Misha Glenny’s Nemesis is the story of an ordinary man who became the king of the largest slum in Rio, the head of a drug cartel and perhaps Brazil’s most wanted criminal. Read an extract from this tale of how change came to Brazil. 

Vanessa dos Santos Benevides does not sleep. Her baby, Eduarda, looks smaller than her nine and a half months, and her wailing is incessant. Vanessa picks her up to comfort her and notices she is sweating more profusely than usual in this heat. The baby’s neck is rigid, bent inflexibly at an angle so that her head is resting on her left shoulder. In the morning, Vanessa tells her husband, Antônio, that she is taking the child to the doctor.

Eduarda starts a course of antibiotics, but her condition continues to worsen. She has lost her appetite, thereby further undermining her ability to beat whatever she is suffering from. For the first time, her parents realise that their little girl may be dying. In despair, Vanessa plays her last card. Thanks to Antônio’s modest health plan, sponsored by his employer, he is permitted to choose a GP from a supplied list. At random she picks out a name, an act she later ascribes to guidance from God.

The doctor’s surgery is in Barra de Tijuca, a residential area in Rio often compared to Miami in style and size since its rapid growth during the 1980s and 90s. Ten minutes’ drive through two long tunnels but a world away from the Rocinha, the favela Vanessa and Antônio live in, Barra is home to broad boulevards lined with dozens of elegant villas and American-style mansion blocks in gated communities. These are occasionally punc­tuated by shopping malls framed with gaudy neon signs and oversized billboards. The dramatic rise in urban violence around Rio during the two decades of Barra’s expansion explains the middle-class flight to this area. The mountains and lagoons that largely separate it from the rest of the city perhaps foster a greater sense of security.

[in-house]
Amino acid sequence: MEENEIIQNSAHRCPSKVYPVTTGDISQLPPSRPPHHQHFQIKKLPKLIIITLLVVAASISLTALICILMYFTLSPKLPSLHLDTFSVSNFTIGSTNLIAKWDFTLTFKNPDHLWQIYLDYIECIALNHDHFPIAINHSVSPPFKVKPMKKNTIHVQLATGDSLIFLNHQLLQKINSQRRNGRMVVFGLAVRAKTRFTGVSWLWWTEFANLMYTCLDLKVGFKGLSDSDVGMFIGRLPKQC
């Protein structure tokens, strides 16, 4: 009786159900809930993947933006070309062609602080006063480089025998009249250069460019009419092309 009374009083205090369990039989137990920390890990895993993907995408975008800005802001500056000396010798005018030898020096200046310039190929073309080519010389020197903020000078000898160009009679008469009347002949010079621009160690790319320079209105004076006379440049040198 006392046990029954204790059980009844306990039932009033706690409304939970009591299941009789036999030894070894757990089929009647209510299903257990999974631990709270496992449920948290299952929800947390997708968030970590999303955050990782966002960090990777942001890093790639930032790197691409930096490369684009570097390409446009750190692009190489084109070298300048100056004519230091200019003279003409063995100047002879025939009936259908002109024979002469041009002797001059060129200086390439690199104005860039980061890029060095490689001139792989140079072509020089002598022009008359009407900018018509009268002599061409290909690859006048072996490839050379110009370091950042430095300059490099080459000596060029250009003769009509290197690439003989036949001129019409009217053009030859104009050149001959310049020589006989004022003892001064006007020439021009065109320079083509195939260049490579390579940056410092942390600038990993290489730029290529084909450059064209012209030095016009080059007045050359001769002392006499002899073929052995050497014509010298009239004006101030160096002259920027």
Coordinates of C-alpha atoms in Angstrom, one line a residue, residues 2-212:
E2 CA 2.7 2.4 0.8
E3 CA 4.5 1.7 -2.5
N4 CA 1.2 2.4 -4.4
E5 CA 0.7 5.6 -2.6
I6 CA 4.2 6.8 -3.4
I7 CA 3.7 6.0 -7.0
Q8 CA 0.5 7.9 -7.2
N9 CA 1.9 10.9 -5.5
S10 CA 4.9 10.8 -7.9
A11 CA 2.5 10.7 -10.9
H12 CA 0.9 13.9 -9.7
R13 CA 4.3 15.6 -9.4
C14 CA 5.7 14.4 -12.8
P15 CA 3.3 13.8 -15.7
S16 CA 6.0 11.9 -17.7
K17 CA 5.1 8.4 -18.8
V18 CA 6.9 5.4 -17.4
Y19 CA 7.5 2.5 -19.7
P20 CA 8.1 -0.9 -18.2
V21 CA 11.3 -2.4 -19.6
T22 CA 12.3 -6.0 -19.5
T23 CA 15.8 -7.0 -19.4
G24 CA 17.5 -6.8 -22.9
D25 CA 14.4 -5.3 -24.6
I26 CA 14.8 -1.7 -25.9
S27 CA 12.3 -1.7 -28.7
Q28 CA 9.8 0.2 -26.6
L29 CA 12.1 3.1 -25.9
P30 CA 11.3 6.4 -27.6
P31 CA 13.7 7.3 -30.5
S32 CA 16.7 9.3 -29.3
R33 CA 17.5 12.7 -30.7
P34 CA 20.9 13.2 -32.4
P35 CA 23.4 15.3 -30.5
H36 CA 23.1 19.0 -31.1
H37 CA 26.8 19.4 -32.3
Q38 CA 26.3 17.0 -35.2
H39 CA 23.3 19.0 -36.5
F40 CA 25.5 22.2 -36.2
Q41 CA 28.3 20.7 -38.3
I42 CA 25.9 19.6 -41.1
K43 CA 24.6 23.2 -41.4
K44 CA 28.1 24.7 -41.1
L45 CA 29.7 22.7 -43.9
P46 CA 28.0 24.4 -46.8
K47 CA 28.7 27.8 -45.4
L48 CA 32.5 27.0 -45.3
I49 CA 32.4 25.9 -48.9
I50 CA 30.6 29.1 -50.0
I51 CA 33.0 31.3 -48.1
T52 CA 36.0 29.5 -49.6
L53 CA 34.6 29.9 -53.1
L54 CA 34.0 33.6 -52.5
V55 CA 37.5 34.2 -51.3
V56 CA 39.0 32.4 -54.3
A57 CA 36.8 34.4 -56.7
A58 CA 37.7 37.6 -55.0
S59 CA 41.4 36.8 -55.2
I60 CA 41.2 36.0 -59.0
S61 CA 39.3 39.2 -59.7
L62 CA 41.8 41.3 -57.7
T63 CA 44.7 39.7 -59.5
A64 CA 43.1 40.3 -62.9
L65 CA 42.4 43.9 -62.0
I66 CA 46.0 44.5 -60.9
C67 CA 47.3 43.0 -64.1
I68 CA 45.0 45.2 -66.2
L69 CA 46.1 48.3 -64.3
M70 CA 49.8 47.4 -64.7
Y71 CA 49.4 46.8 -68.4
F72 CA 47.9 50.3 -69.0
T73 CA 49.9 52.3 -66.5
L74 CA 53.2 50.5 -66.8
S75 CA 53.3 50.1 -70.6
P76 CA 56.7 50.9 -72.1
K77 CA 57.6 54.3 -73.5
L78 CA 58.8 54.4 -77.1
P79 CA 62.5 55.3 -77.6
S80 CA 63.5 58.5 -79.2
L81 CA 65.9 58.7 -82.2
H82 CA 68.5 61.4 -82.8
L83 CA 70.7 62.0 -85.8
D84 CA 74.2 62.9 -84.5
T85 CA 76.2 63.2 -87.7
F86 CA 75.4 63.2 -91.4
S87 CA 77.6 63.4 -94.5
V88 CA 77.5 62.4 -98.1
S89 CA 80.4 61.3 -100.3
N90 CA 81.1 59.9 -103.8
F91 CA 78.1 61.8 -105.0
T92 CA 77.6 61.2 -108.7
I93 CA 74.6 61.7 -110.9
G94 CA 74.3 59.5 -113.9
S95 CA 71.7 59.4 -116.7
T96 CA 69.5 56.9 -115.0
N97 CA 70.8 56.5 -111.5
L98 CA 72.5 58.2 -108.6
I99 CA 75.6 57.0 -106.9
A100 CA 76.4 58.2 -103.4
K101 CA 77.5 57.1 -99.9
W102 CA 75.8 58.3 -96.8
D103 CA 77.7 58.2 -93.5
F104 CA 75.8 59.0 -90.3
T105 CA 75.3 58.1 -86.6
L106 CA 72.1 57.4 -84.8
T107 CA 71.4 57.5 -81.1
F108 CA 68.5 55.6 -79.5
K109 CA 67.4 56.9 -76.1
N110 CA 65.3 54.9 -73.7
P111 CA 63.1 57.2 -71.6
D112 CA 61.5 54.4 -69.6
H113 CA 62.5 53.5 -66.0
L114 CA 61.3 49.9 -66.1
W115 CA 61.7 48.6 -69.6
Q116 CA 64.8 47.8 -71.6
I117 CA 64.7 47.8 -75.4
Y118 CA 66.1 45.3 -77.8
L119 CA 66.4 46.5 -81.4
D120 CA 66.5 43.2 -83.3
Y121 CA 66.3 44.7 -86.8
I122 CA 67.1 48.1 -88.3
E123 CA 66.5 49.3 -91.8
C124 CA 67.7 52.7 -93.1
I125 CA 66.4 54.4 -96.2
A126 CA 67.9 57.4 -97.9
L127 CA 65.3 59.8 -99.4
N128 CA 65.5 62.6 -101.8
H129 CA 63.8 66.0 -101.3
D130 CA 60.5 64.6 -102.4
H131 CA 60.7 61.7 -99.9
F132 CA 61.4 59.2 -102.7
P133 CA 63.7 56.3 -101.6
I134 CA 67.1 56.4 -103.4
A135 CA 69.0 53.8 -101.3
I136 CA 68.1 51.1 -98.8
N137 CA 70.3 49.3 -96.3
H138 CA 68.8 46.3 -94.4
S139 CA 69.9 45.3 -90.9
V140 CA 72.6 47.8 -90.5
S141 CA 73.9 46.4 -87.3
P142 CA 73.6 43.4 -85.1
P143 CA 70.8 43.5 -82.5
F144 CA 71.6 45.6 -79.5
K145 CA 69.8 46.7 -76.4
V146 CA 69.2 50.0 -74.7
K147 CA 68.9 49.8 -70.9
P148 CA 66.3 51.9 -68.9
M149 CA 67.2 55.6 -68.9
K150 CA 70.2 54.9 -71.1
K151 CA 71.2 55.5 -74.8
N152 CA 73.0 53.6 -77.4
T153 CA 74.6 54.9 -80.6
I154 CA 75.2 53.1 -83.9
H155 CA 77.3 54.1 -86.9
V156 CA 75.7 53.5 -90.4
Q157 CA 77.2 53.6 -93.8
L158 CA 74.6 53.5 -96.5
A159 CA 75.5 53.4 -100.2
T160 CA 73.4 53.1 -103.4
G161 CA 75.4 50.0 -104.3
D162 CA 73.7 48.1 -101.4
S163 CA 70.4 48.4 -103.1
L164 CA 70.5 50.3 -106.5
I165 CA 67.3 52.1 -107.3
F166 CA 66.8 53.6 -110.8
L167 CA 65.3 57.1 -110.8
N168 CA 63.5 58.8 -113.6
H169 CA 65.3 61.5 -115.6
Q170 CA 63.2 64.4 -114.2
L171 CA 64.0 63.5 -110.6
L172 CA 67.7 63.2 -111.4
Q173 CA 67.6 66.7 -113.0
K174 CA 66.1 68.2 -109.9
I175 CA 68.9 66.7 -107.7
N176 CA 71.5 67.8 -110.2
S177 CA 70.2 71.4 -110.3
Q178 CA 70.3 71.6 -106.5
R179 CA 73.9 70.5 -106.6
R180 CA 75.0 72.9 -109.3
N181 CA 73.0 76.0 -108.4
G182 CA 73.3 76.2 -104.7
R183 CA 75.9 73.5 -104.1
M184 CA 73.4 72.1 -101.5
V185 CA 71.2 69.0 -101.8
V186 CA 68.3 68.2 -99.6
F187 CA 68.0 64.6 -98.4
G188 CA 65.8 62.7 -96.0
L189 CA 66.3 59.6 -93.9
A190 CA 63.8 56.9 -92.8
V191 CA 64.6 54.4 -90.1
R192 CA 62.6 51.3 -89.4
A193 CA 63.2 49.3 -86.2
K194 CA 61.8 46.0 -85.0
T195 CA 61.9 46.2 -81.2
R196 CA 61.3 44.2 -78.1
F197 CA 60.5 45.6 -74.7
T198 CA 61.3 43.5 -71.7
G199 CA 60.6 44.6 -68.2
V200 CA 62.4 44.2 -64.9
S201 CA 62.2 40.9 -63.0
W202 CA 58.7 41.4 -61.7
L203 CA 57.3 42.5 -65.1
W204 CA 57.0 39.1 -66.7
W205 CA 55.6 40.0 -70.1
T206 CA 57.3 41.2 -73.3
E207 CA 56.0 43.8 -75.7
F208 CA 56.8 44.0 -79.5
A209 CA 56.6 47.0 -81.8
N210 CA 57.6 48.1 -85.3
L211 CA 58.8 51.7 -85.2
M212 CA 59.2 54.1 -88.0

The doctor examines Eduarda and says that she suspects this may be TB. However, as the treatment is not working, she refers the child to the Instituto Fernando Figueira, Rio’s specialist medical centre for children, adolescents and women. Here the doctors surprise Antônio and Vanessa by informing them that their daughter does not have TB. ‘We want to take a biopsy,’ one of them says. The next sentence shocks both parents into tears: ‘We think she may have cancer.’

The costs of Eduarda’s illness are mounting. Both parents are exhausted. The family face very serious decisions. Something has to be done about their bathroom: it will pose a threat to the baby’s health in the event that she returns alive but debilitated from hospital. The cost of the special catheter she requires to receive the medication and the refurbishment of the bathroom represents more than a year’s salary, and Antônio has no savings left. Meanwhile, he has to take over the bedside vigil during the day to allow Vanessa some rest.

He knows just one man who is not only able to lend him the money but might actually be willing to do so. To most of the favela, and indeed the outside world, he is known as Lulu. For the last two years he has been the undisputed Don of Rocinha. He runs the drugs trade. This competes with the suppliers of gas and electricity as the most successful business in the favela. Lulu’s is a cash-rich industry. He hands out loans, usually to residents who want to purchase their own apartment. This serves a dual purpose. The practice boosts the local economy, served either poorly or not at all by the state and more legitimate financial institutions. It also recycles the profits from the drugs trade, which are, of course, otherwise subject to legal constraints.

Without funds, Antônio thinks long and hard about his next step. He has never engaged with drugs, never taken them, and has no inten­tion of doing so. He is revolted by the associated violence, which has been a backdrop to his life. None of his childhood friends are in the business. They are all, like him, workers – taxi drivers, builders, waiters. But he sees no way out of his financial predicament. He does not discuss his plan with anyone, not even with Vanessa. This is something he has decided to do alone.